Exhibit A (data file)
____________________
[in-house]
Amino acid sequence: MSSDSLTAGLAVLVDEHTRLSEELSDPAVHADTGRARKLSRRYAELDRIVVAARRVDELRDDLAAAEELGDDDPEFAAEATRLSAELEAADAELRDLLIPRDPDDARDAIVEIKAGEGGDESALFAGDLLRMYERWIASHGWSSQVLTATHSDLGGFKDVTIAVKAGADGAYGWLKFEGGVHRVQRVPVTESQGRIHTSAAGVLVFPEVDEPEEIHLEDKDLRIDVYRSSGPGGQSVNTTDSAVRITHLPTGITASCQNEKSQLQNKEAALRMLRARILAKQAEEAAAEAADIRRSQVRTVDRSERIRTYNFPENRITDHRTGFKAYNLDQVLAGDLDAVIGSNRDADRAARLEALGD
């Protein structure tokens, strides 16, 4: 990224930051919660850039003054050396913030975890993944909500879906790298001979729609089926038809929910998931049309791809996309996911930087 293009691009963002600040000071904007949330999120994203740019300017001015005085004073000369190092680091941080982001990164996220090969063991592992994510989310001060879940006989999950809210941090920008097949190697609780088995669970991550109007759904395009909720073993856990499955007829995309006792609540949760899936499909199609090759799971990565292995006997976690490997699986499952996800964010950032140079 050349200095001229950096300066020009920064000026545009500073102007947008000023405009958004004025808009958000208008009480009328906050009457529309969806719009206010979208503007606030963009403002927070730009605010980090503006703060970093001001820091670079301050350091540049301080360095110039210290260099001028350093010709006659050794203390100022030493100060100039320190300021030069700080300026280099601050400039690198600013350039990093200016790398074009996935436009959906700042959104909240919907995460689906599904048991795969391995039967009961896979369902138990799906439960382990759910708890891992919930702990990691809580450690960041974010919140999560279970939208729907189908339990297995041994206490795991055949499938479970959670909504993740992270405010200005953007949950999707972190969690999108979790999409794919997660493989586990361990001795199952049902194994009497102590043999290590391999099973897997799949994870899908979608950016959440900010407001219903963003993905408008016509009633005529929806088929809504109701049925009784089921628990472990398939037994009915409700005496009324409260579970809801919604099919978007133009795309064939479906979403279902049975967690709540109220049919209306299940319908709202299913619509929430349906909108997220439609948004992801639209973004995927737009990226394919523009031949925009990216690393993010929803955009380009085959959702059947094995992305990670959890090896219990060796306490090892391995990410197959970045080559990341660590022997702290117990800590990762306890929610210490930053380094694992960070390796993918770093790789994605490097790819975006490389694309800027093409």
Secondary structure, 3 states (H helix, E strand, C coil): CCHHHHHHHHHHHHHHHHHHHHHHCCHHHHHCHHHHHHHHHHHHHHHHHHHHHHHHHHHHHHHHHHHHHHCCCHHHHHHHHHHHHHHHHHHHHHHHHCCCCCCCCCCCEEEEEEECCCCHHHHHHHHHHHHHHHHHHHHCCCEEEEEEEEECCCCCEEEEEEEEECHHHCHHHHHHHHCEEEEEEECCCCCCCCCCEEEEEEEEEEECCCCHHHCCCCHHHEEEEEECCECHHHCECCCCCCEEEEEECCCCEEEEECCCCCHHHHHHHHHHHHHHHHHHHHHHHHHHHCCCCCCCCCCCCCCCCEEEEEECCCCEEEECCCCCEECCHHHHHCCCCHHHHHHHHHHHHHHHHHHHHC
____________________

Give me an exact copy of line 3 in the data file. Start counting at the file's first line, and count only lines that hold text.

């Protein structure tokens, strides 16, 4: 990224930051919660850039003054050396913030975890993944909500879906790298001979729609089926038809929910998931049309791809996309996911930087 293009691009963002600040000071904007949330999120994203740019300017001015005085004073000369190092680091941080982001990164996220090969063991592992994510989310001060879940006989999950809210941090920008097949190697609780088995669970991550109007759904395009909720073993856990499955007829995309006792609540949760899936499909199609090759799971990565292995006997976690490997699986499952996800964010950032140079 050349200095001229950096300066020009920064000026545009500073102007947008000023405009958004004025808009958000208008009480009328906050009457529309969806719009206010979208503007606030963009403002927070730009605010980090503006703060970093001001820091670079301050350091540049301080360095110039210290260099001028350093010709006659050794203390100022030493100060100039320190300021030069700080300026280099601050400039690198600013350039990093200016790398074009996935436009959906700042959104909240919907995460689906599904048991795969391995039967009961896979369902138990799906439960382990759910708890891992919930702990990691809580450690960041974010919140999560279970939208729907189908339990297995041994206490795991055949499938479970959670909504993740992270405010200005953007949950999707972190969690999108979790999409794919997660493989586990361990001795199952049902194994009497102590043999290590391999099973897997799949994870899908979608950016959440900010407001219903963003993905408008016509009633005529929806088929809504109701049925009784089921628990472990398939037994009915409700005496009324409260579970809801919604099919978007133009795309064939479906979403279902049975967690709540109220049919209306299940319908709202299913619509929430349906909108997220439609948004992801639209973004995927737009990226394919523009031949925009990216690393993010929803955009380009085959959702059947094995992305990670959890090896219990060796306490090892391995990410197959970045080559990341660590022997702290117990800590990762306890929610210490930053380094694992960070390796993918770093790789994605490097790819975006490389694309800027093409």